Despite traditionally being considered a lean season for travel, this year’s monsoon season has been exceptional for India’s travel ecosystem. “At Radisson Hotel Group, we have witnessed a strong, double-digit increase in booking inquiries across our entire portfolio, especially leisure hotels. Domestic tourism continues to drive this demand with destinations like Goa, Dharamshala, Kufri, Alibaug, and Kumbalgarh leading the charts,” says a company spokesperson.
Rajeev Kale, President & Country Head, Holidays, MICE, Visa – Thomas Cook (India) points out, “Our online search data reflects significant demand from India’s millennials and young working population who are making the most of every extended weekend/festival break. With school breaks, such long weekends are also resulting in an uptick in our family and multi-generational family segment. Top destinations being searched are Kashmir (150% growth Vs last month); Coorg/Ooty (120%); Manali/Ladakh (100%); Andamans (60%).”
Indians value family bonding, so family leisure travel becomes a top priority in homes. Here too outdoor activities for the younger members like trekking, bungy jumping, ballooning etc, are combined with senior favourites like temple tripping. Families love to visit butterfly farms and pick fruit at orchards and go picnicking by waterfalls and lakeside regions. It’s the reason why small boutique properties and leisure destinations with accommodation of 30 – 60 rooms are mushrooming with sold-out boards.
Millennial travellers with high disposable income are driving change with marked preferences. Says Zubin Saxena, Managing Director & Area Senior Vice President – South Asia, Radisson Hotel Group, “The pandemic provided a significant tailwind to the demand for the hospitality industry with work-from-home opportunities that led millennials to travel extensively. Since then, the millennial population is consistently reshaping the Indian hospitality market and forcing hoteliers to refocus their efforts to tap this increasingly wealthy and mobile base.”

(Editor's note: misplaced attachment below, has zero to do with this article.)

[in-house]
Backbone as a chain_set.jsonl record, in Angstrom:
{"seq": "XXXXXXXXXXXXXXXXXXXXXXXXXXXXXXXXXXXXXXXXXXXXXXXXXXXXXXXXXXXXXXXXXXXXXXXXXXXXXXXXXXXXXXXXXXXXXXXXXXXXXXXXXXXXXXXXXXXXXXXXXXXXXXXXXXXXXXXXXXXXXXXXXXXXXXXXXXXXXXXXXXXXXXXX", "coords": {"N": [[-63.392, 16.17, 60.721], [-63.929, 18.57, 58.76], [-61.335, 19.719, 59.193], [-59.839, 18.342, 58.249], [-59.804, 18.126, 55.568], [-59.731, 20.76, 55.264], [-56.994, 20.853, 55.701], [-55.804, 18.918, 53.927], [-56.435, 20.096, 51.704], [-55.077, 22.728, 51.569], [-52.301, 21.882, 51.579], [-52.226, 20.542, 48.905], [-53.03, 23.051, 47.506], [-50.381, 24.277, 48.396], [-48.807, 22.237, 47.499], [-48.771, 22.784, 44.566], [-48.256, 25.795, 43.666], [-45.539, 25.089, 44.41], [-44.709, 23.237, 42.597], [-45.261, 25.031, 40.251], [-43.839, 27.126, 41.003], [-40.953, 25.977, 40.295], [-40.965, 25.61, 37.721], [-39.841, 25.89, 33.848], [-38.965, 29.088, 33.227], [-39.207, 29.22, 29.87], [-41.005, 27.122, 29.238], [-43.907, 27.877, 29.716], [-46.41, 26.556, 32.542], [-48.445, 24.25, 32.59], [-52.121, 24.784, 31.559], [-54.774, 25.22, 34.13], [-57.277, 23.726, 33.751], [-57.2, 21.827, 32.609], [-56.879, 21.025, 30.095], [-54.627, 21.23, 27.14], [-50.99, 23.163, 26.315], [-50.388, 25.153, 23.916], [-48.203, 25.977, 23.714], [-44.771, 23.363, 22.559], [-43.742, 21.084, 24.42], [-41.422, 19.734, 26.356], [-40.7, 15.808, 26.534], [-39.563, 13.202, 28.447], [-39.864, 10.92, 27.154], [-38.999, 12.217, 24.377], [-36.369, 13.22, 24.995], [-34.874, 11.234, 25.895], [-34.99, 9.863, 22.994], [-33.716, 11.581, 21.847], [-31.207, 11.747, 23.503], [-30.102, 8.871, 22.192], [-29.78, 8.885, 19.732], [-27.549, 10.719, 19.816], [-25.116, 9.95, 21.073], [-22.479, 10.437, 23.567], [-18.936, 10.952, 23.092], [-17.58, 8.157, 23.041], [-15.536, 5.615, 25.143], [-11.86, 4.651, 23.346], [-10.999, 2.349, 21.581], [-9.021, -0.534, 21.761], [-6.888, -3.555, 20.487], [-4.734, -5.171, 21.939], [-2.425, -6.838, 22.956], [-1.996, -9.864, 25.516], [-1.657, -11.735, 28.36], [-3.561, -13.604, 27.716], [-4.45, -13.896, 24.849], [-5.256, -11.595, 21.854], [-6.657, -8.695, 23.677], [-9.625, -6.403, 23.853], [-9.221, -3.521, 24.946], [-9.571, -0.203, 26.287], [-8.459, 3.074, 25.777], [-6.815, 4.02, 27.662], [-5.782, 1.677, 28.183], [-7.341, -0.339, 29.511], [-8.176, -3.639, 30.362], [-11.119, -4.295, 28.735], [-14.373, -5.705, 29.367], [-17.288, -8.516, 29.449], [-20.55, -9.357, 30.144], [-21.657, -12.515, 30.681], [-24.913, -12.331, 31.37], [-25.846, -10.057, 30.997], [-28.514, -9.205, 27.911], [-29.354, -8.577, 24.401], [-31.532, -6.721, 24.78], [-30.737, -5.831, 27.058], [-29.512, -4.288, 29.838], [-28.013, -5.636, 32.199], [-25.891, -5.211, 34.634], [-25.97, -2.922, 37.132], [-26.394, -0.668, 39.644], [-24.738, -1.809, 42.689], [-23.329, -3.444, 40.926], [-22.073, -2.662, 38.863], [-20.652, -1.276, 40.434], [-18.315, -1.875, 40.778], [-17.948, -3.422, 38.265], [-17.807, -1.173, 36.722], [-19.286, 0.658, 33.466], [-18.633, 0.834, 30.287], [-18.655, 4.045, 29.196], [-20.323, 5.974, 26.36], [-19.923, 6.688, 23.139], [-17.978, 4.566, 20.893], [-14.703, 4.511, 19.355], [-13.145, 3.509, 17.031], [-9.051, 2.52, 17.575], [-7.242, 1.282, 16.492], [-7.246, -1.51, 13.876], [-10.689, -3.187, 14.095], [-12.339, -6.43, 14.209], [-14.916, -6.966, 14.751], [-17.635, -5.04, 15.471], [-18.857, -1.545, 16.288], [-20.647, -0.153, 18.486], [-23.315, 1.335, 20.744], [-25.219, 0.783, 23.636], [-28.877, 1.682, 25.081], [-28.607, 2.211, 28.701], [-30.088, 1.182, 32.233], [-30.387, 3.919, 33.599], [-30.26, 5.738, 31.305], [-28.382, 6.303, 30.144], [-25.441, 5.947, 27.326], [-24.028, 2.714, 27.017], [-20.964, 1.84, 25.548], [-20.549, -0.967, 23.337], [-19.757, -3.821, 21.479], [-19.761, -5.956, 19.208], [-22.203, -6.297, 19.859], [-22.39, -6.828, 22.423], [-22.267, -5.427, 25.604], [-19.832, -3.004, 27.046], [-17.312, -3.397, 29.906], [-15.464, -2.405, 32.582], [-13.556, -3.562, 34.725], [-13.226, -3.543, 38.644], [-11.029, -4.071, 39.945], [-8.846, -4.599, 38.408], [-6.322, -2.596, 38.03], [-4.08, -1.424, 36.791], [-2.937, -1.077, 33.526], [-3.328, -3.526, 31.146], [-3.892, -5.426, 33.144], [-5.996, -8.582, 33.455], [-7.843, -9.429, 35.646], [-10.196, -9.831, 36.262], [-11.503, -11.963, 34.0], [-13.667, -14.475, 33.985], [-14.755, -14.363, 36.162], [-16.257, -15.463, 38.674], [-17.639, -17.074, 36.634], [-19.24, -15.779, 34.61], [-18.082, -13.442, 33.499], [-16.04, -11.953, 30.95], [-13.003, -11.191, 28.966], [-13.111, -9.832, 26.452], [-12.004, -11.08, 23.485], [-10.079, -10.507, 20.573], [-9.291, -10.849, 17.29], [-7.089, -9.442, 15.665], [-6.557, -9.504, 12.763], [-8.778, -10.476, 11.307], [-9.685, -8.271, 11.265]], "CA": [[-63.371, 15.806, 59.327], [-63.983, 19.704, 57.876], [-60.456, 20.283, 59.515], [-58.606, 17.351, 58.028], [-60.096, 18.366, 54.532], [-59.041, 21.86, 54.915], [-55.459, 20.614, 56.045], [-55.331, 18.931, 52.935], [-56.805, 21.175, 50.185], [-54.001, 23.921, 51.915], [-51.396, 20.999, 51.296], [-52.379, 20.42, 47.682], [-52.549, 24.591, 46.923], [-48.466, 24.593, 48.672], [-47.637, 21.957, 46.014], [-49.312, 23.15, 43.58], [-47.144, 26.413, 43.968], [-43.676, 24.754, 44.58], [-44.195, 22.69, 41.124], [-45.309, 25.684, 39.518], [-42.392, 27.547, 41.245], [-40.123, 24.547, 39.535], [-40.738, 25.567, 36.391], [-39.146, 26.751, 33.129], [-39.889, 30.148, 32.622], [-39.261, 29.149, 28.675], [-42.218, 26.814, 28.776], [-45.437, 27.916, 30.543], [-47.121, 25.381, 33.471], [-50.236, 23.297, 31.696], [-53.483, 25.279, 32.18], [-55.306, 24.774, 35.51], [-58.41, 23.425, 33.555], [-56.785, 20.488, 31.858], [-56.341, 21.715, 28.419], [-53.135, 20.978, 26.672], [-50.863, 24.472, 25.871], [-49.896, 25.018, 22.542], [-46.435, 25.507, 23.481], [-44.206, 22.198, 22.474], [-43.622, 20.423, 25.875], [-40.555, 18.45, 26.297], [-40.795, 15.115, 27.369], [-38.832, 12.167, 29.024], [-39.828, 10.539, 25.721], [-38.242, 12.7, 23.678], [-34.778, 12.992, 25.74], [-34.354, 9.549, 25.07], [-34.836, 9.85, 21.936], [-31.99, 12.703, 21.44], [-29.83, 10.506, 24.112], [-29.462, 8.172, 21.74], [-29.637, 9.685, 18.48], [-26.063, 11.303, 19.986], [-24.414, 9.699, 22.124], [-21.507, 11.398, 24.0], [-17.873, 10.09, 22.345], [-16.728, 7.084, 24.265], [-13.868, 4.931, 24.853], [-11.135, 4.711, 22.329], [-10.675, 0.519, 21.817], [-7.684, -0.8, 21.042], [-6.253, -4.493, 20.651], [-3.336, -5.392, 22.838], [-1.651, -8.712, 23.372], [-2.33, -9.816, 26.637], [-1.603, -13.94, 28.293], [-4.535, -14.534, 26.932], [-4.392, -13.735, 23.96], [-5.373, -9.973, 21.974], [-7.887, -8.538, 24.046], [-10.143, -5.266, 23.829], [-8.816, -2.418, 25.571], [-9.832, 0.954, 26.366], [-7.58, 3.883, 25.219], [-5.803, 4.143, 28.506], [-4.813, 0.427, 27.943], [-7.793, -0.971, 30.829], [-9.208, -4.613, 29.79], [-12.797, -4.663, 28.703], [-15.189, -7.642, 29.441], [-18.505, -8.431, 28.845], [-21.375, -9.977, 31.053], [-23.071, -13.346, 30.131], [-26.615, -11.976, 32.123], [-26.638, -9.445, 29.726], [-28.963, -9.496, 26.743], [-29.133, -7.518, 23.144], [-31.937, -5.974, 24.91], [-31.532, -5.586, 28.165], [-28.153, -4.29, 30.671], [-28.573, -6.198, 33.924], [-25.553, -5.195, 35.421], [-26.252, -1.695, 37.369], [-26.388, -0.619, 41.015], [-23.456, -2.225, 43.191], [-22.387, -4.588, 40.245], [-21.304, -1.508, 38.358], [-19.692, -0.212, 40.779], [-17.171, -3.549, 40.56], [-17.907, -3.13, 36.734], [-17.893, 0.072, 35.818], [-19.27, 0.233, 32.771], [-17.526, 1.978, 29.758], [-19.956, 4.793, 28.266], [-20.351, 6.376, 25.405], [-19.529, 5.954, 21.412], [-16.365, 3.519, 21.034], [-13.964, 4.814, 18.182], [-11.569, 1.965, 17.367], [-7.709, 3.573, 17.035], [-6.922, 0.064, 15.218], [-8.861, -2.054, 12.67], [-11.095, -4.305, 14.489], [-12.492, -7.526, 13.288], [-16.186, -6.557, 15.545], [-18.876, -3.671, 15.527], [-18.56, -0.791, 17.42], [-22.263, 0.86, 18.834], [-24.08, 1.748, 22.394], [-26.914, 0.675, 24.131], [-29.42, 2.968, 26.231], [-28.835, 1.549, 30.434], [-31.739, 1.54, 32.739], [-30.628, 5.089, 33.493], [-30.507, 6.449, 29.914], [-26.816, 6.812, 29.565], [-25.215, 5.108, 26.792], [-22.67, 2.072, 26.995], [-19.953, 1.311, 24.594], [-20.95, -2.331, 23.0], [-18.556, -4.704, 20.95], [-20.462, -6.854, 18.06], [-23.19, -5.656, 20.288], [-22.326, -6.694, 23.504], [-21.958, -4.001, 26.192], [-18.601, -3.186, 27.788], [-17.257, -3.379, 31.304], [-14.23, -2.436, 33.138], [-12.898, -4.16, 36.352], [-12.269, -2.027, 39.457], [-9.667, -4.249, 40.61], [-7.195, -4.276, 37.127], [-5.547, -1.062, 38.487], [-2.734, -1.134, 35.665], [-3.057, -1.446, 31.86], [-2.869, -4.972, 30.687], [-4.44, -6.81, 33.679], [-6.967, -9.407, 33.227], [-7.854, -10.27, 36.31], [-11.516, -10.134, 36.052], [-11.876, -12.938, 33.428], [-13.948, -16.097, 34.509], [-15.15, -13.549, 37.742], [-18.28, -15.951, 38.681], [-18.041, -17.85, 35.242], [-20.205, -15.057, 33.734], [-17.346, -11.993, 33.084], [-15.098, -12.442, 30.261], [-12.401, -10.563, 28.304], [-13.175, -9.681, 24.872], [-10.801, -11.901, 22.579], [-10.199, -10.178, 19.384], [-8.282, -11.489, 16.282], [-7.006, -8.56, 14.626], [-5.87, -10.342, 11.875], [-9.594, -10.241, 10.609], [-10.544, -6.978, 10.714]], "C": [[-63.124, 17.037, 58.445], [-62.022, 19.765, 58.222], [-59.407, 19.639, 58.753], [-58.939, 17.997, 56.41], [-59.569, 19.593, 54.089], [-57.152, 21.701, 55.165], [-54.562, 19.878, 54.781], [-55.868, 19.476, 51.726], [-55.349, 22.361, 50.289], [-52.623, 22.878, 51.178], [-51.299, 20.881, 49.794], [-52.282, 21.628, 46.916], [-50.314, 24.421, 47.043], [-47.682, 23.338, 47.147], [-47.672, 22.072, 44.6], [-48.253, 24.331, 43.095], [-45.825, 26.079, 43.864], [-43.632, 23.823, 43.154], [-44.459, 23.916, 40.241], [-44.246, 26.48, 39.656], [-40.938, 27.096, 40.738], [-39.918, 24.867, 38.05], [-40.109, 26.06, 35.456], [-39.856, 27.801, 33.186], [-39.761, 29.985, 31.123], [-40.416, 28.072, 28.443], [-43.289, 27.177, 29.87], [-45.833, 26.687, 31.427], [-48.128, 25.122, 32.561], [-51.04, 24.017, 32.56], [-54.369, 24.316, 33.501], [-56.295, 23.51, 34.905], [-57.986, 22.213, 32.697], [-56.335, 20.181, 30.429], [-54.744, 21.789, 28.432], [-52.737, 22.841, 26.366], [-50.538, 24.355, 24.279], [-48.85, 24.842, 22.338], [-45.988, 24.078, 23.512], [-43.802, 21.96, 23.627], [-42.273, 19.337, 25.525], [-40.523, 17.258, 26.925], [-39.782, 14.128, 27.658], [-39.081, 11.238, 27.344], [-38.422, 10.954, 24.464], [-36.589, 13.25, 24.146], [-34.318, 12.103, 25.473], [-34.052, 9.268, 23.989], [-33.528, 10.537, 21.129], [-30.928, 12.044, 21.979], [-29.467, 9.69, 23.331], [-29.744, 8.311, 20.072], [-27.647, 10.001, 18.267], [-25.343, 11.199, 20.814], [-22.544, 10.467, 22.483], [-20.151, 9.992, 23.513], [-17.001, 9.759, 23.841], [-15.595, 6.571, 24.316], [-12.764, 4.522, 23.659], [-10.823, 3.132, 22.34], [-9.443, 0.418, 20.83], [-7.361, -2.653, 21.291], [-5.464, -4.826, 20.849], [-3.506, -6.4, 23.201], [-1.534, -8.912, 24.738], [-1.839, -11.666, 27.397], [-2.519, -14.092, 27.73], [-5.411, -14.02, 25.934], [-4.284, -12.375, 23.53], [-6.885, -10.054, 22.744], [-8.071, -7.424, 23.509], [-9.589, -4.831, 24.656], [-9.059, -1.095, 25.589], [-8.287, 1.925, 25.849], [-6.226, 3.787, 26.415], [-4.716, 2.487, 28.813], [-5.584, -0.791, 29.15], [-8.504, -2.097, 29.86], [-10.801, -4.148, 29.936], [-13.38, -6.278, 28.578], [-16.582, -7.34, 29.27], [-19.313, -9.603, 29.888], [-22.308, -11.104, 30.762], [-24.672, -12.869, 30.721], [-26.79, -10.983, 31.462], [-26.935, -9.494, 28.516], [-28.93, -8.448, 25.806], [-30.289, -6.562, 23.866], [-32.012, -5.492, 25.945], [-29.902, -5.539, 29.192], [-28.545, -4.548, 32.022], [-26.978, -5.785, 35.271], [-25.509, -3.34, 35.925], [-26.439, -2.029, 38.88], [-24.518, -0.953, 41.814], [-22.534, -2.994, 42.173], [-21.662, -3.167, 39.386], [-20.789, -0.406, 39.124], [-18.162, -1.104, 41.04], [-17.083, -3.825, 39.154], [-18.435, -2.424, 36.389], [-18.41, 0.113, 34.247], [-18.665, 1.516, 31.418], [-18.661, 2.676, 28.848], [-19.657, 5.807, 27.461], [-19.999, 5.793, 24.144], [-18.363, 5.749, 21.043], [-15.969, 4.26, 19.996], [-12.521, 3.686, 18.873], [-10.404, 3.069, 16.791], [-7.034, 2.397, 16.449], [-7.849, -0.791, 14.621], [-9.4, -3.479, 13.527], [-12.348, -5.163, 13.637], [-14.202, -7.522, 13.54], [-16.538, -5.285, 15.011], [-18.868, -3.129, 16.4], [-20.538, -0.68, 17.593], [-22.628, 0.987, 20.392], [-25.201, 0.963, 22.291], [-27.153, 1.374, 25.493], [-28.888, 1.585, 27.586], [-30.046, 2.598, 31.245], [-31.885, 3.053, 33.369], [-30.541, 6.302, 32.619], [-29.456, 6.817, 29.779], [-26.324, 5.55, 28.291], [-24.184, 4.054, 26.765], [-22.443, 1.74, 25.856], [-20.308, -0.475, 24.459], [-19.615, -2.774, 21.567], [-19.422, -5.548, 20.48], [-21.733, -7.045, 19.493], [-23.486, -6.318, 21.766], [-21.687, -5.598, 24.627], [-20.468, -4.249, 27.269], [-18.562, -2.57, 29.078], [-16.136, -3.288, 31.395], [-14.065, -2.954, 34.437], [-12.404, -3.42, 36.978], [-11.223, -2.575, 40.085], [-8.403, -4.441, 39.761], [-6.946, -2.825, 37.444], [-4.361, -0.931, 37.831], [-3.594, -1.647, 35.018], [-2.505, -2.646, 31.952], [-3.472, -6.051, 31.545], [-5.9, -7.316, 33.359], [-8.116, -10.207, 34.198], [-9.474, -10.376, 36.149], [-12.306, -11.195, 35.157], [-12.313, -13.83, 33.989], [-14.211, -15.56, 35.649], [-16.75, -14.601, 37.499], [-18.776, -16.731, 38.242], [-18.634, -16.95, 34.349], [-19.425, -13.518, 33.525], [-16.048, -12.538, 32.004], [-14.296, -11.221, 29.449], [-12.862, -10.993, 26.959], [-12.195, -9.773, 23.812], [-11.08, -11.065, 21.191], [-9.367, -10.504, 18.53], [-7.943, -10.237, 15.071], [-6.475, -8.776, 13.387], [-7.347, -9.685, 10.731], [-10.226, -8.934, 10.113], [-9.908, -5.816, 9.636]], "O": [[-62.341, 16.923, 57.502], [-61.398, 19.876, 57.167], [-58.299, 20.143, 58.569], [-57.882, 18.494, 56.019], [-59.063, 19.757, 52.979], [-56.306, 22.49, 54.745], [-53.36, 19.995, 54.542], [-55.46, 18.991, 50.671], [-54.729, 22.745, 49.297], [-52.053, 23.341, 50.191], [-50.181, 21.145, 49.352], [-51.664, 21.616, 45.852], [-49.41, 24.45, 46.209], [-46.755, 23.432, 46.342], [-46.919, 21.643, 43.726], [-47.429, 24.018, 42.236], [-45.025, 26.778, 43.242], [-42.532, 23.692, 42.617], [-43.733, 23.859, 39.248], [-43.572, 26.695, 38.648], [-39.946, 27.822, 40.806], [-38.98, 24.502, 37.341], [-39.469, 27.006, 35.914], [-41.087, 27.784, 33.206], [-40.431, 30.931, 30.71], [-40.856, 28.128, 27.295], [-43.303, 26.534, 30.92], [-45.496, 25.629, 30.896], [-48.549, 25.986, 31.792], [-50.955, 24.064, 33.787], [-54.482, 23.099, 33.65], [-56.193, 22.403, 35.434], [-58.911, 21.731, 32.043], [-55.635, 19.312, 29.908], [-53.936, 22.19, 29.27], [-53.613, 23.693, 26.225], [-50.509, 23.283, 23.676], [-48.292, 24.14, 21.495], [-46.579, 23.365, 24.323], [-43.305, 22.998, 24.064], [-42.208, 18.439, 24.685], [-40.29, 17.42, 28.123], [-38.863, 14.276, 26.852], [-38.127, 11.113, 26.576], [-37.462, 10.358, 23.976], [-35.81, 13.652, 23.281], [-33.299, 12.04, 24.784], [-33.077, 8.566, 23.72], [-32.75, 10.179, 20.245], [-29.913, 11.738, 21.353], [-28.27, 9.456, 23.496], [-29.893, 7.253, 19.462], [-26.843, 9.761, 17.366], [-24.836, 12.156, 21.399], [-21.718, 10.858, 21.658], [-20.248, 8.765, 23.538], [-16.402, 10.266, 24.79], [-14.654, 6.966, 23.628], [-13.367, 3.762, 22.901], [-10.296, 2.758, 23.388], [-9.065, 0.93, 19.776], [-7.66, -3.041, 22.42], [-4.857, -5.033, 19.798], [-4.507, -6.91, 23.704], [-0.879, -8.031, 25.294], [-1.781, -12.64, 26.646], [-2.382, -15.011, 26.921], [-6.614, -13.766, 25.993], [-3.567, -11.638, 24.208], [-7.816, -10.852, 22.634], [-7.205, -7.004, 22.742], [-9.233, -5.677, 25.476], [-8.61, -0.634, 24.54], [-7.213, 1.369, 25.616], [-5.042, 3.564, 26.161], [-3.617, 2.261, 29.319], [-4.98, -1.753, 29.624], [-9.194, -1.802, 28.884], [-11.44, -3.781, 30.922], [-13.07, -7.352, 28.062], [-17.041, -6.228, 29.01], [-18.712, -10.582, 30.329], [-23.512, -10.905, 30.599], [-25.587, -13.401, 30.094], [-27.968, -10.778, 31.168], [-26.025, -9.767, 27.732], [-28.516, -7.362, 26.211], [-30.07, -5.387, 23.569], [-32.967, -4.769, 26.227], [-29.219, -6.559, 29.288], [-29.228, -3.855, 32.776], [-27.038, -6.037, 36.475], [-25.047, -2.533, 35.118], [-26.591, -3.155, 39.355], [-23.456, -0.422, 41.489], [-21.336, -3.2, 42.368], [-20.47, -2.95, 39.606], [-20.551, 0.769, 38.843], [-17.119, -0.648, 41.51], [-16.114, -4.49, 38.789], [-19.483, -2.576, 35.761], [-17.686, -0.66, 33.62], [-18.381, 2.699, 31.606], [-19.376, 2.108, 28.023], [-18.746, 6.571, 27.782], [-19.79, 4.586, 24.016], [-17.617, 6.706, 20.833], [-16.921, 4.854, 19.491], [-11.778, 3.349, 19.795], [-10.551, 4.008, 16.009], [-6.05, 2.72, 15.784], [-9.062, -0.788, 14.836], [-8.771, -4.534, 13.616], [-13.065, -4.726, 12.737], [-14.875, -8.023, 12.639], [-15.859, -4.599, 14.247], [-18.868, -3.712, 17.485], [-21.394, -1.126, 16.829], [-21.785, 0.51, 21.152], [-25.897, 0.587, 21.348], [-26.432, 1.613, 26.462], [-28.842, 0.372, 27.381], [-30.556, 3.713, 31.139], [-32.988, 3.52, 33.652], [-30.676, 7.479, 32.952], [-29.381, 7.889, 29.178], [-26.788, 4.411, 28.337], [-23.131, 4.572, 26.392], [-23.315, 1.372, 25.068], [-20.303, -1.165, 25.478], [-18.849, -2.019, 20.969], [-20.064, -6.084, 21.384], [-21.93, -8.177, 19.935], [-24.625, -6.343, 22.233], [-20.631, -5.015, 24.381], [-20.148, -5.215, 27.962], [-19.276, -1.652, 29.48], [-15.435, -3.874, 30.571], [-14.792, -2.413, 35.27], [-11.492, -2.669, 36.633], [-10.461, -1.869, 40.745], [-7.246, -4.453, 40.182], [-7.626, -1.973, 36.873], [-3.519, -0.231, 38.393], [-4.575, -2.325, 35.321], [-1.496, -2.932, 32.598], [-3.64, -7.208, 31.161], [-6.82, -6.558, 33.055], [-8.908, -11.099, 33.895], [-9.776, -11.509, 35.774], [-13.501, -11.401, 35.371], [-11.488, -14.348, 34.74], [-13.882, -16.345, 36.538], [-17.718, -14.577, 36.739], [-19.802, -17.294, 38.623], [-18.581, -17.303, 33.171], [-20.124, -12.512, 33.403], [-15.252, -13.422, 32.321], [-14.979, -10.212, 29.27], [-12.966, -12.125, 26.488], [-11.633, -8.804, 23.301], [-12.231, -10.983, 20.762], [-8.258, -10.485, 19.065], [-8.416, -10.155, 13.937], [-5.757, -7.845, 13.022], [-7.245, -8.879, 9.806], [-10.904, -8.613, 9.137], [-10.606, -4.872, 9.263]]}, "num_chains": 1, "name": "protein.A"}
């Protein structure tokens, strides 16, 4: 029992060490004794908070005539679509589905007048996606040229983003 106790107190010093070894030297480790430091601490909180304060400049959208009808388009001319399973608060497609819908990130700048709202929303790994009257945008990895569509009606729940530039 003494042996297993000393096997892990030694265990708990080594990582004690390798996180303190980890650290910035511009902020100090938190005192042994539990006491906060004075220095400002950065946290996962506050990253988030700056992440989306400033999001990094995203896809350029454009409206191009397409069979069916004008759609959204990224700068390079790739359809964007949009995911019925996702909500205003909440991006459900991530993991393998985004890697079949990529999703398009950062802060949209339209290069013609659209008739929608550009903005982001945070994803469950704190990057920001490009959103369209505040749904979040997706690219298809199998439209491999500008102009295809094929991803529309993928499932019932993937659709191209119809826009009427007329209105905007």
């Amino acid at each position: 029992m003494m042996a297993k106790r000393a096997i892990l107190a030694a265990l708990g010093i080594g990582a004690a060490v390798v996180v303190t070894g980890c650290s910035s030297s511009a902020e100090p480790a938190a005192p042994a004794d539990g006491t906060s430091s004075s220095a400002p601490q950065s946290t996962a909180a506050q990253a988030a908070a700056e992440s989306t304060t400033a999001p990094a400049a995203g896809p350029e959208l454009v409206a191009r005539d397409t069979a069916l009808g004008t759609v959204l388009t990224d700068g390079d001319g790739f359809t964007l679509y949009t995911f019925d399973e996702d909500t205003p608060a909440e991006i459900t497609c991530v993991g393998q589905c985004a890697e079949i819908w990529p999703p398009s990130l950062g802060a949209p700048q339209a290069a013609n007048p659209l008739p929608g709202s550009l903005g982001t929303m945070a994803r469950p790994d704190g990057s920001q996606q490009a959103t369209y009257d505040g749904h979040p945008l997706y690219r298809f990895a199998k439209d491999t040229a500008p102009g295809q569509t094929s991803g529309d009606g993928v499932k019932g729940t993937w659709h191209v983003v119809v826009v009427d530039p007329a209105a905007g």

He adds, ” Radisson Hotel Group is focused on crafting unique experiences that cater to diverse consumer brackets, including the needs and preferences of millennials. In 2021, we introduced Radisson RED in India from our portfolio with the launch of our first hotel in Chandigarh Mohali.”
The choice and preference for leisure travel among Indians have evolved exponentially. As seasoned travellers, they appreciate the opportunity to explore and re-energise and recognise how the romance of travel is captured in the way you position a sit-out, how you capture the view and how leisure activities are curated to get maximum experience.
It’s astonishing how a remote mountain countryside surprises with a gabled roof hotel with large balconies overlooking pine trees and gardens. The approach road is small, but tourists find and reach it. Guess what – the 70-room hotel is full. All around the undulating hilly terrain are the booming homestays, some with little boards saying ‘Paradise’. Outhouses, garages remodelled as single fully equipped large family rooms, tree top rooms, thatched huts in the garden, cottages with balconies, apartment blocks fully converted into holiday stays ….the list is imaginative and full of variables.
Of course, campsites by the river bed are the call of the day, as too desert camps, forest camps and so on. Even the good old 3-room roadway motel is spruced up with mod-cons and calling itself…’ Gianis Rest House in the Hills’ is also sold out. The dhaba below the guest house provides the most robust and aromatic food you can think of. Retreats. Health centres, Indian detox stays, spas and Ayurveda treatments in stand-alone status are coming up.